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The effect of multidisciplinary rehabilitation on brain structure and cognition in Huntington's disease: An exploratory study

Cruickshank, Travis M., Thompson, Jennifer A., Domínguez Duque, Juan F., Reyes, Alvaro P., Bynevelt, Mike, Georgiou-Karistianis, Nellie, Barker, Roger A. and Ziman, Mel R. 2015, The effect of multidisciplinary rehabilitation on brain structure and cognition in Huntington's disease: An exploratory study, Brain and Behavior, vol. 5, no. 2, pp. 1-10, doi: 10.1002/brb3.312.

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Title The effect of multidisciplinary rehabilitation on brain structure and cognition in Huntington's disease: An exploratory study
Author(s) Cruickshank, Travis M.
Thompson, Jennifer A.
Domínguez Duque, Juan F.ORCID iD for Domínguez Duque, Juan F. orcid.org/0000-0002-6715-1060
Reyes, Alvaro P.
Bynevelt, Mike
Georgiou-Karistianis, Nellie
Barker, Roger A.
Ziman, Mel R.
Journal name Brain and Behavior
Volume number 5
Issue number 2
Article ID e00312
Start page 1
End page 10
Total pages 10
Publisher Wiley
Place of publication London, Eng.
Publication date 2015-02-01
ISSN 2162-3279
Keyword(s) Cognition
executive function
Huntington’s disease
neuropathology
rehabilitation
Science & Technology
Life Sciences & Biomedicine
Behavioral Sciences
Neurosciences
Neurosciences & Neurology
Huntington's disease
VOXEL-BASED MORPHOMETRY
TRANSGENIC MOUSE MODEL
WHITE-MATTER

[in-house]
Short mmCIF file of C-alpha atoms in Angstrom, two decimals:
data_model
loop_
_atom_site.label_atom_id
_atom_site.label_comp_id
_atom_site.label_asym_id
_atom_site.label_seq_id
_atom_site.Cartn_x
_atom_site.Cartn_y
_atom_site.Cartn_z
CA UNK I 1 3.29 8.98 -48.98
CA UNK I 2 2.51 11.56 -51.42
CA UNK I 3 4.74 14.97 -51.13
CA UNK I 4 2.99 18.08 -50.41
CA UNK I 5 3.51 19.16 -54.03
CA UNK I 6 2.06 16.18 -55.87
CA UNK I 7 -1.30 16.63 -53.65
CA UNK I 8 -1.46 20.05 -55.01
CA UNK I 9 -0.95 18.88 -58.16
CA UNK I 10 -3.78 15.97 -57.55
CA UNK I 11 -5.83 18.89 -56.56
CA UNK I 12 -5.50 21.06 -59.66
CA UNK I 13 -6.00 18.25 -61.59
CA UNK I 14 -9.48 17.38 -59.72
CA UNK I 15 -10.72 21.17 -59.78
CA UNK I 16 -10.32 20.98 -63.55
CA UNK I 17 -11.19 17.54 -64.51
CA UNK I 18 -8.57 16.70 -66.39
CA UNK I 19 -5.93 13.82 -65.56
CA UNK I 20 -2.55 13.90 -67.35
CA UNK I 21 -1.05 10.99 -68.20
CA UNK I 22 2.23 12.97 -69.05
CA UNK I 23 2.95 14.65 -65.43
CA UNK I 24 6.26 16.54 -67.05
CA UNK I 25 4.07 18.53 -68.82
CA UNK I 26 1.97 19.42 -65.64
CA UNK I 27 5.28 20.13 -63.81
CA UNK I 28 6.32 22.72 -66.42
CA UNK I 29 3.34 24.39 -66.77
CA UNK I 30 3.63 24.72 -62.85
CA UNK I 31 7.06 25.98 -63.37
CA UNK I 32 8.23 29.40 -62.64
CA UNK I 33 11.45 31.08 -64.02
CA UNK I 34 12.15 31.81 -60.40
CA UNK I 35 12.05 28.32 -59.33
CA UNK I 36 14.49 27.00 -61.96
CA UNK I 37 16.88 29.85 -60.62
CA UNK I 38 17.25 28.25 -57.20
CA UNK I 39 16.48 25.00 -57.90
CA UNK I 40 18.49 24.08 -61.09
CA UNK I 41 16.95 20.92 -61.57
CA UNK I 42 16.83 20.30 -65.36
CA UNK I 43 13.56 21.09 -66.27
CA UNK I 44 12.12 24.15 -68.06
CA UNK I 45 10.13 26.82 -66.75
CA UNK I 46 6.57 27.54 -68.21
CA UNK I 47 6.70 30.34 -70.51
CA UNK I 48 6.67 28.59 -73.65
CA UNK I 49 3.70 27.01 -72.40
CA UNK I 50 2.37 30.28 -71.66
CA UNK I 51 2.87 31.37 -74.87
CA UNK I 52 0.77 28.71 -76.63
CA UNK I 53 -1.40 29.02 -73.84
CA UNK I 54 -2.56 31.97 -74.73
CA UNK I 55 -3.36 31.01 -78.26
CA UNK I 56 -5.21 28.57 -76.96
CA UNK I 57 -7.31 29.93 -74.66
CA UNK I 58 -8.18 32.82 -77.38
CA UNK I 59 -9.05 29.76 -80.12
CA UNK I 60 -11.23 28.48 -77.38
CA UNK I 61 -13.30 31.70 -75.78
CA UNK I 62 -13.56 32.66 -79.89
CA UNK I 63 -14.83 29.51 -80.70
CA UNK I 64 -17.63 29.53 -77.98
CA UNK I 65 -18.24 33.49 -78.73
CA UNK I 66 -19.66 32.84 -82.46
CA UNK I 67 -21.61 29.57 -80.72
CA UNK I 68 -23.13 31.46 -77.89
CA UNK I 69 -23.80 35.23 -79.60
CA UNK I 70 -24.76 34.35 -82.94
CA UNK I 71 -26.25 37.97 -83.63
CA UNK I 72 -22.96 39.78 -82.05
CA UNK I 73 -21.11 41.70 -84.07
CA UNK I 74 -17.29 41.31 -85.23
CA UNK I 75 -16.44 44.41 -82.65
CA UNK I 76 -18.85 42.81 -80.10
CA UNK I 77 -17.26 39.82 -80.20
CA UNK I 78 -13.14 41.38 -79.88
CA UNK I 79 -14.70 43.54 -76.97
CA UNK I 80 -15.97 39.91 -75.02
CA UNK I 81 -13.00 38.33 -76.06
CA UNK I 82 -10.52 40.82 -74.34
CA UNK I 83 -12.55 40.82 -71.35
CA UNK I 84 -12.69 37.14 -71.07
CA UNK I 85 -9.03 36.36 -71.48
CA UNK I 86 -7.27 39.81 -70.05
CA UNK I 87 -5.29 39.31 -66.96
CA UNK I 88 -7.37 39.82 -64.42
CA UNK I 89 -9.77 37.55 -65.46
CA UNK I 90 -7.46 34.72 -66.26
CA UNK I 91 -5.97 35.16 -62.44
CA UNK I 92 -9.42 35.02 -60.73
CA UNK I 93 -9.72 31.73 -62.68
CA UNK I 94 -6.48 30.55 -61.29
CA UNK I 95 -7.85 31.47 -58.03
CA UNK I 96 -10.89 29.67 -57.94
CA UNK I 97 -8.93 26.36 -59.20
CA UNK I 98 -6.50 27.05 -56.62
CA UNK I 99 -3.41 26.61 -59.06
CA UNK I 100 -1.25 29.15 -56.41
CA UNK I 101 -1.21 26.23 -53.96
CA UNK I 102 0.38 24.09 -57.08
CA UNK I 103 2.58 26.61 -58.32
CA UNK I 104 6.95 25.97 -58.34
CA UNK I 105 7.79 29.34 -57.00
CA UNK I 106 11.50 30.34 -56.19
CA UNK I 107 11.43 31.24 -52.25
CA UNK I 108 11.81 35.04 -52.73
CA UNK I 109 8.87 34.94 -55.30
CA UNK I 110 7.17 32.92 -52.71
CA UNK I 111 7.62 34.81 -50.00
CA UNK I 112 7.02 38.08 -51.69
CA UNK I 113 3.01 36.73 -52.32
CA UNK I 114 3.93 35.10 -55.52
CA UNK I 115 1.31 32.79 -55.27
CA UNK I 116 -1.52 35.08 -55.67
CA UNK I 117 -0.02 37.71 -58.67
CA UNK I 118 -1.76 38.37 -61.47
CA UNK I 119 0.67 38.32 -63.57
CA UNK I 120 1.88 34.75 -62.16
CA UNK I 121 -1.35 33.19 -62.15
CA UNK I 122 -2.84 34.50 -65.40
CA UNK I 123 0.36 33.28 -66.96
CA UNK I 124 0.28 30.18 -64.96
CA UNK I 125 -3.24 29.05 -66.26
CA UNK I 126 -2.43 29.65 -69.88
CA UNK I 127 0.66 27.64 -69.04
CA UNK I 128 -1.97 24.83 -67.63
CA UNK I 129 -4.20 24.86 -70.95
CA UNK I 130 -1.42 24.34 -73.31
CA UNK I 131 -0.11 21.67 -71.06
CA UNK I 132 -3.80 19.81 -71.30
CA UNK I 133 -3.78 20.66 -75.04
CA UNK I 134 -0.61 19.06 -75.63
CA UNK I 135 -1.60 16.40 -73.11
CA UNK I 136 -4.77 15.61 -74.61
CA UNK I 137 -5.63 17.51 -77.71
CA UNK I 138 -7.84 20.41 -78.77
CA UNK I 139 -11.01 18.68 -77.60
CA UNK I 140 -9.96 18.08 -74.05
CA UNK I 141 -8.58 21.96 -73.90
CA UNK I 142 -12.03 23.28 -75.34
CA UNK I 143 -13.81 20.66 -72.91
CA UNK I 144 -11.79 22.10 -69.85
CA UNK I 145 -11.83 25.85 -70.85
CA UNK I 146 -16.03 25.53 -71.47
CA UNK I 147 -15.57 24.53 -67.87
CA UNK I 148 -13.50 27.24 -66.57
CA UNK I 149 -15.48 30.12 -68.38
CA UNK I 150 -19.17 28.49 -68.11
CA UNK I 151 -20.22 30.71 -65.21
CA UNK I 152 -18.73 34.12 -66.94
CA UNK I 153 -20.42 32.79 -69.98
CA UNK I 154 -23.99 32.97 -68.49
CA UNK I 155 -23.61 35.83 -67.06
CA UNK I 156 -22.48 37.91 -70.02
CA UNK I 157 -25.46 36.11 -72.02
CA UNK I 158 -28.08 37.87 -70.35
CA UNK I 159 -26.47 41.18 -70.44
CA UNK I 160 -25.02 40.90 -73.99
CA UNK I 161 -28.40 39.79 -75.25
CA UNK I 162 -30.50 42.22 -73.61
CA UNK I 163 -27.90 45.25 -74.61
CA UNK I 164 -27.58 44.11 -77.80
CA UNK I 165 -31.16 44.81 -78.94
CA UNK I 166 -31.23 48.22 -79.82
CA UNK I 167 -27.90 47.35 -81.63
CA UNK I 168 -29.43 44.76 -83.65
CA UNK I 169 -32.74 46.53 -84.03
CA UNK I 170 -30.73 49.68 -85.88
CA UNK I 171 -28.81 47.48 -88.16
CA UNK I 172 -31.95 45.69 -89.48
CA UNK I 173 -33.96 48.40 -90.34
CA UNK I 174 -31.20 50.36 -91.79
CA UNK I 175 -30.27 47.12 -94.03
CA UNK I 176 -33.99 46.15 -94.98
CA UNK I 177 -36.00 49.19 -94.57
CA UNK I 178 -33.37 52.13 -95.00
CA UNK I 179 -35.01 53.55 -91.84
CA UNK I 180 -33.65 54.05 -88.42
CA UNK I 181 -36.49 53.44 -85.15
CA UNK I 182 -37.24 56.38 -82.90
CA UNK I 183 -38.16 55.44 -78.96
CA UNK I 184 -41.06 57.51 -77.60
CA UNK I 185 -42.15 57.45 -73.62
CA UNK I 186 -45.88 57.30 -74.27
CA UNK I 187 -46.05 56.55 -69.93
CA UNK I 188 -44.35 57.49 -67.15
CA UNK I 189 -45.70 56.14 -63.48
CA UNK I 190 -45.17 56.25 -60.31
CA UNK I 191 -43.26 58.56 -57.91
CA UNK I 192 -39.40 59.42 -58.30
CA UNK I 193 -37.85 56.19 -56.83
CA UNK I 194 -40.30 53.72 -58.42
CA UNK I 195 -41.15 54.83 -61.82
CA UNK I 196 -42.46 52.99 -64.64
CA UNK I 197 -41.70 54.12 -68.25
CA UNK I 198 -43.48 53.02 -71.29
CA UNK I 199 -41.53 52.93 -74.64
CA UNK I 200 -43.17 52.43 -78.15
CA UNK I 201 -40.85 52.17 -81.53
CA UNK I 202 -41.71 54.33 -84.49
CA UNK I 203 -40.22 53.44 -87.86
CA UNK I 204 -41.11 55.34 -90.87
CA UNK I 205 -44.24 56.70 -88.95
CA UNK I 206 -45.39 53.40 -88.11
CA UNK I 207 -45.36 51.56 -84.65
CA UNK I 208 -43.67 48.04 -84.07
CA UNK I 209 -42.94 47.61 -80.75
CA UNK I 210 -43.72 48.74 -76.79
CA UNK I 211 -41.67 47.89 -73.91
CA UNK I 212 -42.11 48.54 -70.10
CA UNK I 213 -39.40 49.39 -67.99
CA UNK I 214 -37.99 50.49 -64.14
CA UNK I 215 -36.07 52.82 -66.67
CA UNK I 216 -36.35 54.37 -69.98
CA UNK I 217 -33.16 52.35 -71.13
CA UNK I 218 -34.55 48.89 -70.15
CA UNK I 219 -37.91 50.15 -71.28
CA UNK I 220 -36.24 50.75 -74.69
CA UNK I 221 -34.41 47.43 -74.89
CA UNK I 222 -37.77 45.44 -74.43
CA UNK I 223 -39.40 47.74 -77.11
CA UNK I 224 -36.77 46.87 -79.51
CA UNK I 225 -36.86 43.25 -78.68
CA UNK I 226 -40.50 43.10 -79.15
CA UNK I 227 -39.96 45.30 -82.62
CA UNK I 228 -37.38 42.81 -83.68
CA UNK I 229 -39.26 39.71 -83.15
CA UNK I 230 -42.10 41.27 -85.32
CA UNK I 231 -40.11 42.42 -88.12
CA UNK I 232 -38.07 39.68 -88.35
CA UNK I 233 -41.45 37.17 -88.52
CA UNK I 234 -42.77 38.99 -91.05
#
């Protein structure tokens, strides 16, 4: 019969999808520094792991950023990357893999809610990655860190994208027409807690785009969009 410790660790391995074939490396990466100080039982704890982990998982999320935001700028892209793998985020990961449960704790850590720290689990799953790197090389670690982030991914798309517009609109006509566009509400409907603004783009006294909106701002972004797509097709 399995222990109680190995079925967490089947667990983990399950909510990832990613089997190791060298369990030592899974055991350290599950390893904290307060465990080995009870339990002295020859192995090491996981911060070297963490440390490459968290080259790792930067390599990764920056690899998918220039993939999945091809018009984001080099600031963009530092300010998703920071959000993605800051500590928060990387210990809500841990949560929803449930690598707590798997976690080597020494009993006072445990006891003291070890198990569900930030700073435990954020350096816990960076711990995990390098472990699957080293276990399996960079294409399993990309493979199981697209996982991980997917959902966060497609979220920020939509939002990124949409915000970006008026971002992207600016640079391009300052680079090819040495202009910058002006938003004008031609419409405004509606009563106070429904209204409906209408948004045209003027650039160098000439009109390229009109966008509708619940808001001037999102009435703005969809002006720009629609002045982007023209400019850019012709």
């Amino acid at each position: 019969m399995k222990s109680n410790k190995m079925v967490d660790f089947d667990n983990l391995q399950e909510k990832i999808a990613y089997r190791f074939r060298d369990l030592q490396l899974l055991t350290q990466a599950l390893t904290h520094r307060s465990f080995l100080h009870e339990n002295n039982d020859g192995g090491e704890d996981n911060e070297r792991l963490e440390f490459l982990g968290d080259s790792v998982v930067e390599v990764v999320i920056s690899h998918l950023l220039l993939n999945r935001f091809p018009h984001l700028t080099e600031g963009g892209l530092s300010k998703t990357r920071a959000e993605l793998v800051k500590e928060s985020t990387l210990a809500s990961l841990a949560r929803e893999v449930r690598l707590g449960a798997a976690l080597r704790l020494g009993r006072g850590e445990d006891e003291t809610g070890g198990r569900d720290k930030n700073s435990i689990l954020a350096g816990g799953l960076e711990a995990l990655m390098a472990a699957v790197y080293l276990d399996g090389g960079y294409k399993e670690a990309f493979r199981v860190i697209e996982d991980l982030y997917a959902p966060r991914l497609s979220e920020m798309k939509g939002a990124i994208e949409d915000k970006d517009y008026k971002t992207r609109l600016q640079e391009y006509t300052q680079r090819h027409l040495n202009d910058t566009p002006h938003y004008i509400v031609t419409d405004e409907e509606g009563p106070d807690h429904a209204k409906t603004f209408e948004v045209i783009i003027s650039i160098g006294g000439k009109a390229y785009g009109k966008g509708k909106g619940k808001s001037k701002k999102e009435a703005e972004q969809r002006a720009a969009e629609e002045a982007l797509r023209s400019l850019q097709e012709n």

CONNECTIVITY CHANGES
EXECUTIVE FUNCTIONS
MULTIPLE-SCLEROSIS
TRACK-HD
MEMORY
PREMANIFEST
PLASTICITY
Summary © 2015 The Authors. Brain and Behavior published by Wiley Periodicals, Inc. Background: There is a wealth of evidence detailing gray matter degeneration and loss of cognitive function over time in individuals with Huntington's disease (HD). Efforts to attenuate disease-related brain and cognitive changes have been unsuccessful to date. Multidisciplinary rehabilitation, comprising motor and cognitive intervention, has been shown to positively impact on functional capacity, depression, quality of life and some aspects of cognition in individuals with HD. This exploratory study aimed to evaluate, for the first time, whether multidisciplinary rehabilitation can slow further deterioration of disease-related brain changes and related cognitive deficits in individuals with manifest HD. Methods: Fifteen participants who manifest HD undertook a multidisciplinary rehabilitation intervention spanning 9 months. The intervention consisted of once-weekly supervised clinical exercise, thrice-weekly self-directed home based exercise and fortnightly occupational therapy. Participants were assessed using MR imaging and validated cognitive measures at baseline and after 9 months. Results: Participants displayed significantly increased gray matter volume in the right caudate and bilaterally in the dorsolateral prefrontal cortex after 9 months of multidisciplinary rehabilitation. Volumetric increases in gray matter were accompanied by significant improvements in verbal learning and memory (Hopkins Verbal Learning-Test). A significant association was found between gray matter volume increases in the dorsolateral prefrontal cortex and performance on verbal learning and memory. Conclusions: This study provides preliminary evidence that multidisciplinary rehabilitation positively impacts on gray matter changes and cognitive functions relating to verbal learning and memory in individuals with manifest HD. Larger controlled trials are required to confirm these preliminary findings.
Language eng
DOI 10.1002/brb3.312
Indigenous content off
HERDC Research category C1 Refereed article in a scholarly journal
Free to Read? Yes
Persistent URL http://hdl.handle.net/10536/DRO/DU:30133956

Document type: Journal Article
Collections: Faculty of Health
School of Psychology
Open Access Collection
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Every reasonable effort has been made to ensure that permission has been obtained for items included in DRO. If you believe that your rights have been infringed by this repository, please contact drosupport@deakin.edu.au.